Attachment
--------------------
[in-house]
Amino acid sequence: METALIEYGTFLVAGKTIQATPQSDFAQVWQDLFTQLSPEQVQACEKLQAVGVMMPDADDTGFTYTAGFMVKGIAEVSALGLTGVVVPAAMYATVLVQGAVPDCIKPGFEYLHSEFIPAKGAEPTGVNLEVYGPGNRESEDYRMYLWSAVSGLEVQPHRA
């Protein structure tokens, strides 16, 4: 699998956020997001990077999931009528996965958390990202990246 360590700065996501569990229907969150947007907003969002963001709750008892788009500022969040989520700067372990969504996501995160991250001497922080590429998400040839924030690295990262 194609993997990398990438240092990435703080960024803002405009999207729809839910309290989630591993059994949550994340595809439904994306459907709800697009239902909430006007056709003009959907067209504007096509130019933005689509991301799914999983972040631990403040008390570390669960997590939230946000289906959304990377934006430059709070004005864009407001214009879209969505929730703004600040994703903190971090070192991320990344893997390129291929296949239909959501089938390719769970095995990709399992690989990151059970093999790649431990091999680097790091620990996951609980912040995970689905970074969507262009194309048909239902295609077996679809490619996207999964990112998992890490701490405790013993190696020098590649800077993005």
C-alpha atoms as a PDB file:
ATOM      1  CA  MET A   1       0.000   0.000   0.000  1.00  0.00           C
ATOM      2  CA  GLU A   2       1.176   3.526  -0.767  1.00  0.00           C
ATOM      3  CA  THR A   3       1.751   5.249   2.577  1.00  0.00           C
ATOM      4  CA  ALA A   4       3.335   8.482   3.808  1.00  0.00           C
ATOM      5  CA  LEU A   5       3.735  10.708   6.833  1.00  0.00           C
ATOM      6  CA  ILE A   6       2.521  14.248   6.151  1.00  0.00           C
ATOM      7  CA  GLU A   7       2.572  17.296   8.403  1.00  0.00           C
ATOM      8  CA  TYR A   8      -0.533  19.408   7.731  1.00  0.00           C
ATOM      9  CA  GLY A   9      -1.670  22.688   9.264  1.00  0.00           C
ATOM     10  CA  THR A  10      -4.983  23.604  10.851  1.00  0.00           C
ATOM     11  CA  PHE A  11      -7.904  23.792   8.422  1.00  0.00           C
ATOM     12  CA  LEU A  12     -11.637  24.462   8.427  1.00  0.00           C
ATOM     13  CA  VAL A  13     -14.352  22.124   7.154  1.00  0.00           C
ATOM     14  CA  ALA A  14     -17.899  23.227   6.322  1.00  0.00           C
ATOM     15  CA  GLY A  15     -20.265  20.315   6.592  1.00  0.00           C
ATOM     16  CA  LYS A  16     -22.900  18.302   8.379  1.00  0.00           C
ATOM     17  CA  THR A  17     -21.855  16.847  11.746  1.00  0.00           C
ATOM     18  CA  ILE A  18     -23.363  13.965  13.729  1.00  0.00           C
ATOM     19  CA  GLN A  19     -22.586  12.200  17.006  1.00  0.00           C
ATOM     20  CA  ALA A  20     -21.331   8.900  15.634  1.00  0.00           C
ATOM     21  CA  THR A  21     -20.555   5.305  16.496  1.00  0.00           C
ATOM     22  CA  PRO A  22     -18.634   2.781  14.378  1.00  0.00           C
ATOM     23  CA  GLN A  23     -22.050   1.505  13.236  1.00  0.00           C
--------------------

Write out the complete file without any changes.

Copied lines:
[in-house]
Amino acid sequence: METALIEYGTFLVAGKTIQATPQSDFAQVWQDLFTQLSPEQVQACEKLQAVGVMMPDADDTGFTYTAGFMVKGIAEVSALGLTGVVVPAAMYATVLVQGAVPDCIKPGFEYLHSEFIPAKGAEPTGVNLEVYGPGNRESEDYRMYLWSAVSGLEVQPHRA
């Protein structure tokens, strides 16, 4: 699998956020997001990077999931009528996965958390990202990246 360590700065996501569990229907969150947007907003969002963001709750008892788009500022969040989520700067372990969504996501995160991250001497922080590429998400040839924030690295990262 194609993997990398990438240092990435703080960024803002405009999207729809839910309290989630591993059994949550994340595809439904994306459907709800697009239902909430006007056709003009959907067209504007096509130019933005689509991301799914999983972040631990403040008390570390669960997590939230946000289906959304990377934006430059709070004005864009407001214009879209969505929730703004600040994703903190971090070192991320990344893997390129291929296949239909959501089938390719769970095995990709399992690989990151059970093999790649431990091999680097790091620990996951609980912040995970689905970074969507262009194309048909239902295609077996679809490619996207999964990112998992890490701490405790013993190696020098590649800077993005």
C-alpha atoms as a PDB file:
ATOM      1  CA  MET A   1       0.000   0.000   0.000  1.00  0.00           C
ATOM      2  CA  GLU A   2       1.176   3.526  -0.767  1.00  0.00           C
ATOM      3  CA  THR A   3       1.751   5.249   2.577  1.00  0.00           C
ATOM      4  CA  ALA A   4       3.335   8.482   3.808  1.00  0.00           C
ATOM      5  CA  LEU A   5       3.735  10.708   6.833  1.00  0.00           C
ATOM      6  CA  ILE A   6       2.521  14.248   6.151  1.00  0.00           C
ATOM      7  CA  GLU A   7       2.572  17.296   8.403  1.00  0.00           C
ATOM      8  CA  TYR A   8      -0.533  19.408   7.731  1.00  0.00           C
ATOM      9  CA  GLY A   9      -1.670  22.688   9.264  1.00  0.00           C
ATOM     10  CA  THR A  10      -4.983  23.604  10.851  1.00  0.00           C
ATOM     11  CA  PHE A  11      -7.904  23.792   8.422  1.00  0.00           C
ATOM     12  CA  LEU A  12     -11.637  24.462   8.427  1.00  0.00           C
ATOM     13  CA  VAL A  13     -14.352  22.124   7.154  1.00  0.00           C
ATOM     14  CA  ALA A  14     -17.899  23.227   6.322  1.00  0.00           C
ATOM     15  CA  GLY A  15     -20.265  20.315   6.592  1.00  0.00           C
ATOM     16  CA  LYS A  16     -22.900  18.302   8.379  1.00  0.00           C
ATOM     17  CA  THR A  17     -21.855  16.847  11.746  1.00  0.00           C
ATOM     18  CA  ILE A  18     -23.363  13.965  13.729  1.00  0.00           C
ATOM     19  CA  GLN A  19     -22.586  12.200  17.006  1.00  0.00           C
ATOM     20  CA  ALA A  20     -21.331   8.900  15.634  1.00  0.00           C
ATOM     21  CA  THR A  21     -20.555   5.305  16.496  1.00  0.00           C
ATOM     22  CA  PRO A  22     -18.634   2.781  14.378  1.00  0.00           C
ATOM     23  CA  GLN A  23     -22.050   1.505  13.236  1.00  0.00           C